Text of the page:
Time went by but nothing changed in her routine. Neither did her husband change nor his family. Eventually Radhika had 3 kids – one daughter and two sons. Post becoming a mother, main goal of Radhika‘s life was to educate her children so that they lead an independent life and not a life of misery and struggle like hers’. But her husband’s earnings were not enough to support their kids’ education so she decided to find a job for herself. Her family was against it and she was whipped and abused many times for this decision but this only made her resolve more strong. She applied for a primary teacher’s role in various govt. schools and finally found one after some months of efforts. This one was in a school at Haidergarh, 25 km away from her home at Saraj. Though her family obstructed her but she had no option but to accept the offer or else her children would suffer.
There was a bus from Saraj to Sidah which was 3 km away from Haidergarh. From Sidah to Haidergarh, there is no conveyance so walking is the only alternative. Radhika’s new morning routine was to get up at 4 am, finish all household chores by 7, catch the bus at 8 am from Saraj to Sidah and then walk her way to school. In the evening again when school was over, she had to walk 3 km back from school to Sidah and then catch the bus back to home. Reaching home at 8 pm in night, day didn’t end for Radhika as it generally does for most of us when we just sit back and relax. She was expected to cook for the entire family, patiently hear the abusive comments hurled at her by mother-in-law, getting whipped by her husband or his brothers for not giving them her hard-earned money and last but not the least teach her children. Sleep was the last thing on the list and after such an eventful and tiring day, it often wasn’t a sound and relaxing one. Despite the struggle and tormented life that Radhika had, she was never disheartened or discouraged; she just focused on her goal which was her children’s education.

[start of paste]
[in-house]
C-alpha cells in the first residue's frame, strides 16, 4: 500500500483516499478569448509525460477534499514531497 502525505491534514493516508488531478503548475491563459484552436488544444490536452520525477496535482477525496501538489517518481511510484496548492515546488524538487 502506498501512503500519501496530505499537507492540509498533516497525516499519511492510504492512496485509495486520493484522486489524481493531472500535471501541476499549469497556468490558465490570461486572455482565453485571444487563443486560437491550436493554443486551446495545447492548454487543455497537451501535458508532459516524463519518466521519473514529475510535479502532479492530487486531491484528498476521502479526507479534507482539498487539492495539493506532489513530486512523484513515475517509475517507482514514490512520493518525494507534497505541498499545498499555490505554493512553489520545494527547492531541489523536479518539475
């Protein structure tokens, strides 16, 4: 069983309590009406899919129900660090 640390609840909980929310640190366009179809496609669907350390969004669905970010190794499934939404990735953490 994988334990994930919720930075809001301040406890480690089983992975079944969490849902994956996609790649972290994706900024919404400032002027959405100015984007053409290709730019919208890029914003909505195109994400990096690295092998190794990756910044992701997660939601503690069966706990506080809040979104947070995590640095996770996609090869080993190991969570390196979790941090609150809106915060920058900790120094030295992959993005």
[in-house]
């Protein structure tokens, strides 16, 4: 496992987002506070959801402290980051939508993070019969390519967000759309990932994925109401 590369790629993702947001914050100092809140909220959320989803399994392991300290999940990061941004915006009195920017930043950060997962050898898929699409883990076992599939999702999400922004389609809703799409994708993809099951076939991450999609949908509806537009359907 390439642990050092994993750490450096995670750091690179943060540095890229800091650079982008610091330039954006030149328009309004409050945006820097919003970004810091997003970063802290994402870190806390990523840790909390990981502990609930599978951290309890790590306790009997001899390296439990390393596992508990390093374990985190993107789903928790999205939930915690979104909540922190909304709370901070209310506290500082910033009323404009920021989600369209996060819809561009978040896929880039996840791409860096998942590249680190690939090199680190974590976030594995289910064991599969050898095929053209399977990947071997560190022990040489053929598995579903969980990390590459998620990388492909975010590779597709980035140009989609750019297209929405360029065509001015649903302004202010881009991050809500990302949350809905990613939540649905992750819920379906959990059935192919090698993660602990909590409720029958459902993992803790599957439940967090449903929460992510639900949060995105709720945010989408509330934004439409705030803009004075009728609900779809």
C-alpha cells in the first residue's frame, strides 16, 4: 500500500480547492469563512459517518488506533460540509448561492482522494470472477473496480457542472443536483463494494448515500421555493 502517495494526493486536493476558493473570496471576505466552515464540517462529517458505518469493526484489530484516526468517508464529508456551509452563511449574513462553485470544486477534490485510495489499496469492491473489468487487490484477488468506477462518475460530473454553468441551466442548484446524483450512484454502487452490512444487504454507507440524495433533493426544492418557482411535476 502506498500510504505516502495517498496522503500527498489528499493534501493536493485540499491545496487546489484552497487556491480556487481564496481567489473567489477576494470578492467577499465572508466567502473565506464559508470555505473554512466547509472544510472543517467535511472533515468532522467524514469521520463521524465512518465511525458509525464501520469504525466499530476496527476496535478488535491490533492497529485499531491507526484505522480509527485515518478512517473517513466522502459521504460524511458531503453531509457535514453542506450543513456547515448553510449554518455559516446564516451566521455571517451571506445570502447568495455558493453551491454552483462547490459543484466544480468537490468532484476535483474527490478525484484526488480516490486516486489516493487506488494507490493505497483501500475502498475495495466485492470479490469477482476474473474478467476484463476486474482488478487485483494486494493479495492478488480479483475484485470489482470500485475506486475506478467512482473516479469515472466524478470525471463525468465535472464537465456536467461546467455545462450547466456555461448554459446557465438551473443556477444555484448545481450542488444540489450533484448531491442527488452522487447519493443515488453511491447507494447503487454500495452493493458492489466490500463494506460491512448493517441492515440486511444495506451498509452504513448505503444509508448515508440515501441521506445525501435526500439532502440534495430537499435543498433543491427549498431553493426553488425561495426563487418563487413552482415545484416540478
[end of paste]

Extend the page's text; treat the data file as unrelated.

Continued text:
Radhika’s elder son has just given his engineering exams. She had sent her son to Kota for preparation and paid 1 lakh rupees as admission fees to a famous engineering coaching institute. Radhika’s daughter is also pursuing B.E.D from a govt. institute. All expenses of education, hostel, etc. are solely borne by Radhika and she has no support from anyone.
I salute Radhika for her courage to go through so much and still stand strong as a steel pillar. Her story compels us to think about some questions – Why did Radhika’s father not take up her responsibility and throw her like someone throws waste out of the house? Why didn’t society or law reprimand him for not disposing of his duty? Who gave men the right to raise a hand at their women? Why even after doing so much, Radhika’s in-laws nature didn’t change towards her? Why is our environment not able to help such women who are bound in chains? Why was Radhika not able to walk out of this marriage when she was educated and independent? When will a women rise to her freedom? Why we see violence against women in India when its’ 2017?
In the 21st century when we are increasingly adapting the western culture, we say we are educated, open and modernized; there is still a part of India that still needs the light of empowerment.
‘’A woman’s freedom and respect is the identity of a modernized nation” – Disa Rastogi

Woman's freedom in society 2017; atrocities against women how to tackle them